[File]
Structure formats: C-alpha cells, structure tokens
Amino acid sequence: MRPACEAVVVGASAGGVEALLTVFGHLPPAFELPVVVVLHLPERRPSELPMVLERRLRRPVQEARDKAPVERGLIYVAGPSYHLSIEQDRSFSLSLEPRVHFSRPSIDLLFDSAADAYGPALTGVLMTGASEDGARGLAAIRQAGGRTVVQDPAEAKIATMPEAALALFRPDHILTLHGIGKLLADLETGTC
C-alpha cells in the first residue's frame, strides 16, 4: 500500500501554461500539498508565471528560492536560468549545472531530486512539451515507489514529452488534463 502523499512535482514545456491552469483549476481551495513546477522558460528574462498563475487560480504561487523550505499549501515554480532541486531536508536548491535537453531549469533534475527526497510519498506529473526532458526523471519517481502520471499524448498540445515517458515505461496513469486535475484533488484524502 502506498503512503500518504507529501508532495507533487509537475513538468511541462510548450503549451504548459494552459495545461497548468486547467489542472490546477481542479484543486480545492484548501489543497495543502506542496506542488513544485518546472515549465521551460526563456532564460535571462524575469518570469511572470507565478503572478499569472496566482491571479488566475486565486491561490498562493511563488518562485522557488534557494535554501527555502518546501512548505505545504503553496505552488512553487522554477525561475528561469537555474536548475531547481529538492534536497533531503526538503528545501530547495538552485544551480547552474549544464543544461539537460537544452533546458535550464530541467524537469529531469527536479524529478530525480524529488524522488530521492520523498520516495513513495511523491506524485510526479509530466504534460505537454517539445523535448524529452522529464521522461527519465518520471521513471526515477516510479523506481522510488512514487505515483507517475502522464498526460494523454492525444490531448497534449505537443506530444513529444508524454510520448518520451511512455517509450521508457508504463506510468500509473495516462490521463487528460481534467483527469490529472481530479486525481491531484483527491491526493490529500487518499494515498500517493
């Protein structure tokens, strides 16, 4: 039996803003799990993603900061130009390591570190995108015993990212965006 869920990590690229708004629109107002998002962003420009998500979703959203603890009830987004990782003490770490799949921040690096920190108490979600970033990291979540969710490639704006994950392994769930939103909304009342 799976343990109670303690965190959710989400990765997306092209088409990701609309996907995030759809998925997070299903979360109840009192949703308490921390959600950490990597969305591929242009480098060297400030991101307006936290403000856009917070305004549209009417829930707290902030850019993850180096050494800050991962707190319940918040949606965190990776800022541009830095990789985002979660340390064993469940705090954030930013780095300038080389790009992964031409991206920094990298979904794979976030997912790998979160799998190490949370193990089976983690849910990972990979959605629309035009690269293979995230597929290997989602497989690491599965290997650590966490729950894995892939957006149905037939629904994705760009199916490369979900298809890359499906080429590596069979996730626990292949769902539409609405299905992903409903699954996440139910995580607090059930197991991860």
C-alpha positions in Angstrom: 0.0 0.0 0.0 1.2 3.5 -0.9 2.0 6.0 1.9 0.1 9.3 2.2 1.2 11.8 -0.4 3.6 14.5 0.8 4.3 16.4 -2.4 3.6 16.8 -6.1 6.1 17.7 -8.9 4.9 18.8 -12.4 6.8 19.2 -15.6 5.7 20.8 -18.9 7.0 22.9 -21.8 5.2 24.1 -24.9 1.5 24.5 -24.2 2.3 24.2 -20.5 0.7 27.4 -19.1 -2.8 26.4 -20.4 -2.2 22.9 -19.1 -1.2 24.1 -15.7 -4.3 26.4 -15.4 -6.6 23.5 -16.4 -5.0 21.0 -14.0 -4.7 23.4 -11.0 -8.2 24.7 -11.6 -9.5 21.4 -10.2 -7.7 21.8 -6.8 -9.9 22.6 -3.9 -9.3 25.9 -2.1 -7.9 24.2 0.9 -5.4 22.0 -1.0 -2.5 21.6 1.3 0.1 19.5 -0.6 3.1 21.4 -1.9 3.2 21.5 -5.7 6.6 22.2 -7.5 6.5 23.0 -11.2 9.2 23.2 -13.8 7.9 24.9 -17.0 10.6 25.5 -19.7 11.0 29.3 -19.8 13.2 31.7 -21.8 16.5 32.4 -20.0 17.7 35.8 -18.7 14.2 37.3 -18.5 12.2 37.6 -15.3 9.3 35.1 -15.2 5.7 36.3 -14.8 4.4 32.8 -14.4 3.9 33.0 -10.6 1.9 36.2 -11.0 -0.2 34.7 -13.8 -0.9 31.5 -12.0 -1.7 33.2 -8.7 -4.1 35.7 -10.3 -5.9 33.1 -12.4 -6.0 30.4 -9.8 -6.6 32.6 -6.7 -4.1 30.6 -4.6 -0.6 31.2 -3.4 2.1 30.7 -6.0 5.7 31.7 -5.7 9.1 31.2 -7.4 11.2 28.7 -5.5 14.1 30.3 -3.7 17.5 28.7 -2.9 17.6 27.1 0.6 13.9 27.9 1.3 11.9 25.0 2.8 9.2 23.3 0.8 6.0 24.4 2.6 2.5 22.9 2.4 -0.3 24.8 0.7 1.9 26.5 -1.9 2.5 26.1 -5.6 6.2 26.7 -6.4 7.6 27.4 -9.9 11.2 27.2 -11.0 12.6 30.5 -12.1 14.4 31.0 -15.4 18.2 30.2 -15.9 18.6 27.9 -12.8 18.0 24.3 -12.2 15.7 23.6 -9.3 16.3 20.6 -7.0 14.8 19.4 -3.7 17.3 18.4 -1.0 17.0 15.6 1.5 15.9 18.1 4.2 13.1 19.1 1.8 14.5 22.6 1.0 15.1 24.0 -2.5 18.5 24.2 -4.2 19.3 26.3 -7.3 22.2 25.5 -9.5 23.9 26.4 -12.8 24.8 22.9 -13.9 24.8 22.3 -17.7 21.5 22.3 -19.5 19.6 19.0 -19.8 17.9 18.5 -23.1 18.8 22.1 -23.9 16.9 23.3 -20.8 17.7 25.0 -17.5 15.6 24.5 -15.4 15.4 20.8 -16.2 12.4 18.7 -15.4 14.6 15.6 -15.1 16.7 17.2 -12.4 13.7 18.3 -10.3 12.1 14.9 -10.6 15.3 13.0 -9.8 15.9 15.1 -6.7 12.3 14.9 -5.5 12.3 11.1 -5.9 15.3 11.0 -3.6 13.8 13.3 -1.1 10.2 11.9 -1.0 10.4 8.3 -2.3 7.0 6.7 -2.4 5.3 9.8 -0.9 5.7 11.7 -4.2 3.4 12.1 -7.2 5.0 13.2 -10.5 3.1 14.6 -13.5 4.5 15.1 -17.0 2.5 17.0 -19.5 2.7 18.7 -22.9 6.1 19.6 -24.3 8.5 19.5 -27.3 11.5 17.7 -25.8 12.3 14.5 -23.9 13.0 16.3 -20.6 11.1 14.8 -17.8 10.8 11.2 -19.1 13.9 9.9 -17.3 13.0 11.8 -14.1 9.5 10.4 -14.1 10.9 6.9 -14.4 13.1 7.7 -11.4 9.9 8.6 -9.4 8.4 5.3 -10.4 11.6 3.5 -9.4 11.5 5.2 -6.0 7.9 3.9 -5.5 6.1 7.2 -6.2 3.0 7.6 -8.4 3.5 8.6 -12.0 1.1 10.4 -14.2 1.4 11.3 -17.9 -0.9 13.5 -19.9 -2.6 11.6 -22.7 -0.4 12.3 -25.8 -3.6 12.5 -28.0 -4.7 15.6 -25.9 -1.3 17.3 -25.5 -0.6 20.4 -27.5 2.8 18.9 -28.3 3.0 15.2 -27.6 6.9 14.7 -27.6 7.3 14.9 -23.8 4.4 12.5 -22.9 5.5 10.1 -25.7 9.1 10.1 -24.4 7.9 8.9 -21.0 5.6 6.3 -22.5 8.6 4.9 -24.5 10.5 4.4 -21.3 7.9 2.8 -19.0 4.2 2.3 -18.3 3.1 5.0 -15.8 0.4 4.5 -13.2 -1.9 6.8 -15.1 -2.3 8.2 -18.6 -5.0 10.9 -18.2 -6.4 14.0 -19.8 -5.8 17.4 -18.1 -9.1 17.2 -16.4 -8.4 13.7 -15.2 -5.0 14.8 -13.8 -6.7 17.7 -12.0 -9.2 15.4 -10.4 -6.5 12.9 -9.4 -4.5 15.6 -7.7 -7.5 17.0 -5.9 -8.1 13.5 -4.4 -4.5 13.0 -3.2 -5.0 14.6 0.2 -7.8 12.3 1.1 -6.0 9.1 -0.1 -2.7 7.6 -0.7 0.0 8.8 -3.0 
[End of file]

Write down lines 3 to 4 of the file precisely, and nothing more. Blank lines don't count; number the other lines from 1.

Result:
C-alpha cells in the first residue's frame, strides 16, 4: 500500500501554461500539498508565471528560492536560468549545472531530486512539451515507489514529452488534463 502523499512535482514545456491552469483549476481551495513546477522558460528574462498563475487560480504561487523550505499549501515554480532541486531536508536548491535537453531549469533534475527526497510519498506529473526532458526523471519517481502520471499524448498540445515517458515505461496513469486535475484533488484524502 502506498503512503500518504507529501508532495507533487509537475513538468511541462510548450503549451504548459494552459495545461497548468486547467489542472490546477481542479484543486480545492484548501489543497495543502506542496506542488513544485518546472515549465521551460526563456532564460535571462524575469518570469511572470507565478503572478499569472496566482491571479488566475486565486491561490498562493511563488518562485522557488534557494535554501527555502518546501512548505505545504503553496505552488512553487522554477525561475528561469537555474536548475531547481529538492534536497533531503526538503528545501530547495538552485544551480547552474549544464543544461539537460537544452533546458535550464530541467524537469529531469527536479524529478530525480524529488524522488530521492520523498520516495513513495511523491506524485510526479509530466504534460505537454517539445523535448524529452522529464521522461527519465518520471521513471526515477516510479523506481522510488512514487505515483507517475502522464498526460494523454492525444490531448497534449505537443506530444513529444508524454510520448518520451511512455517509450521508457508504463506510468500509473495516462490521463487528460481534467483527469490529472481530479486525481491531484483527491491526493490529500487518499494515498500517493
């Protein structure tokens, strides 16, 4: 039996803003799990993603900061130009390591570190995108015993990212965006 869920990590690229708004629109107002998002962003420009998500979703959203603890009830987004990782003490770490799949921040690096920190108490979600970033990291979540969710490639704006994950392994769930939103909304009342 799976343990109670303690965190959710989400990765997306092209088409990701609309996907995030759809998925997070299903979360109840009192949703308490921390959600950490990597969305591929242009480098060297400030991101307006936290403000856009917070305004549209009417829930707290902030850019993850180096050494800050991962707190319940918040949606965190990776800022541009830095990789985002979660340390064993469940705090954030930013780095300038080389790009992964031409991206920094990298979904794979976030997912790998979160799998190490949370193990089976983690849910990972990979959605629309035009690269293979995230597929290997989602497989690491599965290997650590966490729950894995892939957006149905037939629904994705760009199916490369979900298809890359499906080429590596069979996730626990292949769902539409609405299905992903409903699954996440139910995580607090059930197991991860």